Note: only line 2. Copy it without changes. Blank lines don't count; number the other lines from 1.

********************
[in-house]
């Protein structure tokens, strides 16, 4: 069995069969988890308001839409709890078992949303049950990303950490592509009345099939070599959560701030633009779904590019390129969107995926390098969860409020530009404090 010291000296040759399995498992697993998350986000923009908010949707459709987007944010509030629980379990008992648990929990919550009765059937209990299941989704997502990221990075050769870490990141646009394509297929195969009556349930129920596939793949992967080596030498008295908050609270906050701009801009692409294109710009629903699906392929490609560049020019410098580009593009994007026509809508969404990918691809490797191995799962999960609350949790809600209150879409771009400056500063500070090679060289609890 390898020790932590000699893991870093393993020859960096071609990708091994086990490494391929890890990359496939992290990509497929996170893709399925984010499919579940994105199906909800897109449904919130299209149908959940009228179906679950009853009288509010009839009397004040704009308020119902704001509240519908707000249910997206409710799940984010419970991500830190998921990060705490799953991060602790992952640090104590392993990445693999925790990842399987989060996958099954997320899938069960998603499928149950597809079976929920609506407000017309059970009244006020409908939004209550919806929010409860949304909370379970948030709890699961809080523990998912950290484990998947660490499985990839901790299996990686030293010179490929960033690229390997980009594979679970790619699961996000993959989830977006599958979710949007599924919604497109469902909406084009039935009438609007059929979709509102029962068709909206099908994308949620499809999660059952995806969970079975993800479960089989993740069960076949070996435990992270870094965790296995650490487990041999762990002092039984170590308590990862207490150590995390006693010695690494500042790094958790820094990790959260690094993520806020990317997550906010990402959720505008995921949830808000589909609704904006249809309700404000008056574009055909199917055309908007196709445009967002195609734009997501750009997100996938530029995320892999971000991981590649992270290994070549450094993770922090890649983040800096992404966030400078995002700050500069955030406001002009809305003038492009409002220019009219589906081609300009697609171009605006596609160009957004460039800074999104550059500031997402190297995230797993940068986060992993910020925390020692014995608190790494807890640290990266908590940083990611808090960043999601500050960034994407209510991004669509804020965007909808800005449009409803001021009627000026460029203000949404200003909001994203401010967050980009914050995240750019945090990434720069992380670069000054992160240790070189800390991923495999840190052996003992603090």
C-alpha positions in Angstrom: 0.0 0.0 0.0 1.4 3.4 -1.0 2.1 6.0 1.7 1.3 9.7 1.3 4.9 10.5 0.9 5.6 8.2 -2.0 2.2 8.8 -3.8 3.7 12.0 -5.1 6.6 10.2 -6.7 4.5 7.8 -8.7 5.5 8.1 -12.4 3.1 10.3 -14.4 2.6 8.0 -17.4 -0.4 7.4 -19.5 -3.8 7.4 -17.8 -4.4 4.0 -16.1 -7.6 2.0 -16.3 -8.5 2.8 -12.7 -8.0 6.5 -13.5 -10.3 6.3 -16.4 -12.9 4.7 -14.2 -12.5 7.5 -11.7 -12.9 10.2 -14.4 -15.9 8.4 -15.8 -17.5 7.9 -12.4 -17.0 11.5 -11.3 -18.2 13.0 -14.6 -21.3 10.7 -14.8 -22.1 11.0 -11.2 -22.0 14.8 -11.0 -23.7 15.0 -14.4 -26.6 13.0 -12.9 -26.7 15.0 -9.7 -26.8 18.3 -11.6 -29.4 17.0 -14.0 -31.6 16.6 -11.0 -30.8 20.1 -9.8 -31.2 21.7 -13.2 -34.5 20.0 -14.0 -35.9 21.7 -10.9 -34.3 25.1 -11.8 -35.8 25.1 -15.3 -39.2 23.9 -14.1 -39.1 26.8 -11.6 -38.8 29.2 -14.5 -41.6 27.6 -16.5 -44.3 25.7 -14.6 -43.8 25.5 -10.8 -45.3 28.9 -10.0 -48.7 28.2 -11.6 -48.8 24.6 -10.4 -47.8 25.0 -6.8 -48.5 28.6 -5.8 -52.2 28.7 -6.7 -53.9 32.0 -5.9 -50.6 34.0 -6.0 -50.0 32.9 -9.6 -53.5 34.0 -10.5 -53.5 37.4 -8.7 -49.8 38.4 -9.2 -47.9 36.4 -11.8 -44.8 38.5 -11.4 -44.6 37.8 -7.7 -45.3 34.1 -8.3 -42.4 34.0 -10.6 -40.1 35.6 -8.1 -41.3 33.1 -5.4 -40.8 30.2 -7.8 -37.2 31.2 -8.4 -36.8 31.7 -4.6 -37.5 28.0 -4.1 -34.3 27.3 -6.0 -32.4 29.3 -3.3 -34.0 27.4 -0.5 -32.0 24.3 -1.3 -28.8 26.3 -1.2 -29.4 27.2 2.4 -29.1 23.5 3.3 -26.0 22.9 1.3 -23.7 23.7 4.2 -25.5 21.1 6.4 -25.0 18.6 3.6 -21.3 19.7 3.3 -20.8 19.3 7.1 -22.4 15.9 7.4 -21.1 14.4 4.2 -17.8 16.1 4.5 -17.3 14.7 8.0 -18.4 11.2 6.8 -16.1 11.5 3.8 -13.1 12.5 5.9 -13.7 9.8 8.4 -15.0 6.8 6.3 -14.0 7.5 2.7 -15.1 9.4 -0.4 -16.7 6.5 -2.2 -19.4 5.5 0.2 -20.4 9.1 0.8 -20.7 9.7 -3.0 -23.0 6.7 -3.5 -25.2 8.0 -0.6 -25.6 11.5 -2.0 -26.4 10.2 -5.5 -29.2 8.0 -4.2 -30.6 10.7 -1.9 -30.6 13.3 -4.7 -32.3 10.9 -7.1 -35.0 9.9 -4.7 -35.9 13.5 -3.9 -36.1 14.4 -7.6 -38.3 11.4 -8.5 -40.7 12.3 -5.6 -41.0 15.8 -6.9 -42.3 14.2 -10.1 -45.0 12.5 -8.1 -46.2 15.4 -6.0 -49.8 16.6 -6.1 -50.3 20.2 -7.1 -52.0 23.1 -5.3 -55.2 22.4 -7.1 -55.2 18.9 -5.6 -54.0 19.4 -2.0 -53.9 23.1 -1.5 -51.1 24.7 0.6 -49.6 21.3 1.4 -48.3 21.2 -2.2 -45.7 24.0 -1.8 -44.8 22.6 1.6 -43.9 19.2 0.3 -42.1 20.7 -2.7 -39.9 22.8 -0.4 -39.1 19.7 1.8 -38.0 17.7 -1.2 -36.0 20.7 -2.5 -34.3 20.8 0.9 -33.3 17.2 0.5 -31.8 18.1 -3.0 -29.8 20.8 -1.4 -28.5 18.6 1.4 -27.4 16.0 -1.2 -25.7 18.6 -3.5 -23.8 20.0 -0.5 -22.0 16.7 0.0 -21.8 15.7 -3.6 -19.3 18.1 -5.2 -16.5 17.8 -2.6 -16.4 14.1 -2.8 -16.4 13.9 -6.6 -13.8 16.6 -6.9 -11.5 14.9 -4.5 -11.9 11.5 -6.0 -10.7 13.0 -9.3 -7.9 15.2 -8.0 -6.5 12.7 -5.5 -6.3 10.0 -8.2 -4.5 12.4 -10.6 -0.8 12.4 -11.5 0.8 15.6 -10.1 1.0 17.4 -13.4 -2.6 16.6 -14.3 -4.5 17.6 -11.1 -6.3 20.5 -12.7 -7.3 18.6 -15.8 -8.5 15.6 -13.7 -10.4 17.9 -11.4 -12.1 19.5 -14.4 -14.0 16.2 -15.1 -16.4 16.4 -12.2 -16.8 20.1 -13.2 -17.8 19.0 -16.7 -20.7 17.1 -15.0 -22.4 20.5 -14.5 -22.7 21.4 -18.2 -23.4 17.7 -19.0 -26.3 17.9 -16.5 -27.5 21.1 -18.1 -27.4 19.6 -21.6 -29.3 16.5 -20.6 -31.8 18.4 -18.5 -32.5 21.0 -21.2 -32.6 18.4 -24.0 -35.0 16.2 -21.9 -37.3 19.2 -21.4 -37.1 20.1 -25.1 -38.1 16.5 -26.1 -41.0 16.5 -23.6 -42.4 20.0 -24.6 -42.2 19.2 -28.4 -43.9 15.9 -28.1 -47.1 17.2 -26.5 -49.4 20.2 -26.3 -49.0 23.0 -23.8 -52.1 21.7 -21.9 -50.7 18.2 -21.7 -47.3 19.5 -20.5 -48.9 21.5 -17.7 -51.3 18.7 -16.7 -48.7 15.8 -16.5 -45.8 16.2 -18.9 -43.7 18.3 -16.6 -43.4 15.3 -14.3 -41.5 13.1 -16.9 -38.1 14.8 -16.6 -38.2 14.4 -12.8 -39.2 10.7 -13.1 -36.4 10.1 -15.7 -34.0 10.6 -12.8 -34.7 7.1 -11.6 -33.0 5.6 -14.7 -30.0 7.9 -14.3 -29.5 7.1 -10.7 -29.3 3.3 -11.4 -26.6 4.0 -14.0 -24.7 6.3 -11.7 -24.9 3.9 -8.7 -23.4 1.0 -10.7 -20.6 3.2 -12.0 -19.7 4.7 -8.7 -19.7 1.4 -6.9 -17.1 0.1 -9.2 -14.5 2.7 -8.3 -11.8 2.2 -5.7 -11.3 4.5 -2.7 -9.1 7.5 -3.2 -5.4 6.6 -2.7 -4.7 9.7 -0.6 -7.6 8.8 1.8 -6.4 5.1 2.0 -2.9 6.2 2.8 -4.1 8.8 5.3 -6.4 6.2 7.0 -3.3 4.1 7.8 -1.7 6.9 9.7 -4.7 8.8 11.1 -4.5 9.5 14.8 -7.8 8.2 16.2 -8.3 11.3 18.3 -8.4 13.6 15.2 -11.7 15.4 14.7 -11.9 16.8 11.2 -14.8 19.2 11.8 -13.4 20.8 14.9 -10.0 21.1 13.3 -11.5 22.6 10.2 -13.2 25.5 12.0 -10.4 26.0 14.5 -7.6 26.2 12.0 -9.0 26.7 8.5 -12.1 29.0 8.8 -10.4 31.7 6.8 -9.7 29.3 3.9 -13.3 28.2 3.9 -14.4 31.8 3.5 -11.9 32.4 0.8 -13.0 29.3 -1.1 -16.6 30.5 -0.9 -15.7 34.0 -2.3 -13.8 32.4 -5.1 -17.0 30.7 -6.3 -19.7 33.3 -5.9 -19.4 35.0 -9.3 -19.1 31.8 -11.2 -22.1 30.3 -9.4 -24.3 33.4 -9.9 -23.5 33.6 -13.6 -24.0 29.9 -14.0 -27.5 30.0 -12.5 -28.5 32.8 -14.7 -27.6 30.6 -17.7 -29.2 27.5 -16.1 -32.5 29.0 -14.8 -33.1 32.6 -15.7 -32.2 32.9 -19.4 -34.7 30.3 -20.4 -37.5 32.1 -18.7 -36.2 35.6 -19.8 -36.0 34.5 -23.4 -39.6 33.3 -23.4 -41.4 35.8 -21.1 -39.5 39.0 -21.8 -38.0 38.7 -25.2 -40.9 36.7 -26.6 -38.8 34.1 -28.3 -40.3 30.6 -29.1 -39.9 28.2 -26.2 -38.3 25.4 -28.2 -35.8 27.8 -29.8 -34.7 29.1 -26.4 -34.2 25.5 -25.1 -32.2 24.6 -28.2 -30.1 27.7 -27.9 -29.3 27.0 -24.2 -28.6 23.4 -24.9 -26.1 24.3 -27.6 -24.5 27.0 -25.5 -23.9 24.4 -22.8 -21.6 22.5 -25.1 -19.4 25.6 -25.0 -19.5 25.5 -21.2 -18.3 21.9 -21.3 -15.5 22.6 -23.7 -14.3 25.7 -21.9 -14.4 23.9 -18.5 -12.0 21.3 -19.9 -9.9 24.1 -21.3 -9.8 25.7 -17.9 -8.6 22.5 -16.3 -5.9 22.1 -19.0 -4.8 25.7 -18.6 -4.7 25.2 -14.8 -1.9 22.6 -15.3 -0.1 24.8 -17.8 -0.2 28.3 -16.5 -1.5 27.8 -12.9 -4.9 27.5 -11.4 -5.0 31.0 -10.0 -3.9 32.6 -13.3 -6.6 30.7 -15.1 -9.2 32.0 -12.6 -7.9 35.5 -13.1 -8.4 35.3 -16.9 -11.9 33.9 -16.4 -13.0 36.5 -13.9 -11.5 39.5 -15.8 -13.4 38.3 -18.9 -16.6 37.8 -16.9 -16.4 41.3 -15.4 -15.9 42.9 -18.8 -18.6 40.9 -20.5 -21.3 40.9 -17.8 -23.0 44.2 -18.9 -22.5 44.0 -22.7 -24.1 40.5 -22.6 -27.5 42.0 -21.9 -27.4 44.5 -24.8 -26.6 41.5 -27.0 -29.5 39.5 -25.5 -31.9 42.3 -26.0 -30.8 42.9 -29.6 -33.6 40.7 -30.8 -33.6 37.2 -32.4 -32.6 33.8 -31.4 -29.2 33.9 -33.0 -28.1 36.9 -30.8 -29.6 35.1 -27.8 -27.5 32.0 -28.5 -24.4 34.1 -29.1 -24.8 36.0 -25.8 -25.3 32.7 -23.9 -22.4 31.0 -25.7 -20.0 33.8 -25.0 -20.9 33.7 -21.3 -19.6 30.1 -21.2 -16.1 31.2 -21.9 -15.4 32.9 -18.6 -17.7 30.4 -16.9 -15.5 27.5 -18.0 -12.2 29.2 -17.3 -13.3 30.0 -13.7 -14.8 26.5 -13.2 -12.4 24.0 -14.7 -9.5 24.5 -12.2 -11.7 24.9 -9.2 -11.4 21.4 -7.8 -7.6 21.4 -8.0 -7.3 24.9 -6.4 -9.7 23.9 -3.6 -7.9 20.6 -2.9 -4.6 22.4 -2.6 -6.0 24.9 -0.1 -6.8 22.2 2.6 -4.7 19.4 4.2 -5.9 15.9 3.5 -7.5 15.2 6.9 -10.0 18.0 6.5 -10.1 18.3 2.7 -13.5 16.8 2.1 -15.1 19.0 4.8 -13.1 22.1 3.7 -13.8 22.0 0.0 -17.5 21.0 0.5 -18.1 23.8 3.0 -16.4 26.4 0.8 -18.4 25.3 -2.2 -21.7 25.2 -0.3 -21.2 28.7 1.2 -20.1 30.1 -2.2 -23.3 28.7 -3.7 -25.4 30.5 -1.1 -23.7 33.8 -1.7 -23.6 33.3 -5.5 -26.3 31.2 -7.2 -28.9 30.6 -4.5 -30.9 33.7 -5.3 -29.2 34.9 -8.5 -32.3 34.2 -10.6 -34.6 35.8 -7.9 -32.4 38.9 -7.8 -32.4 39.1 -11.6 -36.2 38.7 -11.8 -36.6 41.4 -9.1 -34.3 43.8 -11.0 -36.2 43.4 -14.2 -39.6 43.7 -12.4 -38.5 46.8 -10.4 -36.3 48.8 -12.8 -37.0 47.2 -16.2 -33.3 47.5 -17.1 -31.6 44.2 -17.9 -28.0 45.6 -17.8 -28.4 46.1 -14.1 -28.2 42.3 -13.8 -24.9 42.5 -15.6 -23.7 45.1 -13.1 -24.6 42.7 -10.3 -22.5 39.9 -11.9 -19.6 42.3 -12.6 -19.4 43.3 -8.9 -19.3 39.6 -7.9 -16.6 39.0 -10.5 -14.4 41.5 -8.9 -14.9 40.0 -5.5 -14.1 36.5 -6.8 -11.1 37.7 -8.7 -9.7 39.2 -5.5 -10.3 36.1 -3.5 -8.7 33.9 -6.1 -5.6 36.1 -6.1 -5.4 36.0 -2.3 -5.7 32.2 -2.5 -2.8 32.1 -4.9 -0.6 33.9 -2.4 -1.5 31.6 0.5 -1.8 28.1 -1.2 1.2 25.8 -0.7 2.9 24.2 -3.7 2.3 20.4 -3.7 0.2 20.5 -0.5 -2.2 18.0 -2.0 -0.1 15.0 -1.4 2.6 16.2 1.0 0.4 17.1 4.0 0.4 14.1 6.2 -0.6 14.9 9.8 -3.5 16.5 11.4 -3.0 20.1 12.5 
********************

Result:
């Protein structure tokens, strides 16, 4: 069995069969988890308001839409709890078992949303049950990303950490592509009345099939070599959560701030633009779904590019390129969107995926390098969860409020530009404090 010291000296040759399995498992697993998350986000923009908010949707459709987007944010509030629980379990008992648990929990919550009765059937209990299941989704997502990221990075050769870490990141646009394509297929195969009556349930129920596939793949992967080596030498008295908050609270906050701009801009692409294109710009629903699906392929490609560049020019410098580009593009994007026509809508969404990918691809490797191995799962999960609350949790809600209150879409771009400056500063500070090679060289609890 390898020790932590000699893991870093393993020859960096071609990708091994086990490494391929890890990359496939992290990509497929996170893709399925984010499919579940994105199906909800897109449904919130299209149908959940009228179906679950009853009288509010009839009397004040704009308020119902704001509240519908707000249910997206409710799940984010419970991500830190998921990060705490799953991060602790992952640090104590392993990445693999925790990842399987989060996958099954997320899938069960998603499928149950597809079976929920609506407000017309059970009244006020409908939004209550919806929010409860949304909370379970948030709890699961809080523990998912950290484990998947660490499985990839901790299996990686030293010179490929960033690229390997980009594979679970790619699961996000993959989830977006599958979710949007599924919604497109469902909406084009039935009438609007059929979709509102029962068709909206099908994308949620499809999660059952995806969970079975993800479960089989993740069960076949070996435990992270870094965790296995650490487990041999762990002092039984170590308590990862207490150590995390006693010695690494500042790094958790820094990790959260690094993520806020990317997550906010990402959720505008995921949830808000589909609704904006249809309700404000008056574009055909199917055309908007196709445009967002195609734009997501750009997100996938530029995320892999971000991981590649992270290994070549450094993770922090890649983040800096992404966030400078995002700050500069955030406001002009809305003038492009409002220019009219589906081609300009697609171009605006596609160009957004460039800074999104550059500031997402190297995230797993940068986060992993910020925390020692014995608190790494807890640290990266908590940083990611808090960043999601500050960034994407209510991004669509804020965007909808800005449009409803001021009627000026460029203000949404200003909001994203401010967050980009914050995240750019945090990434720069992380670069000054992160240790070189800390991923495999840190052996003992603090």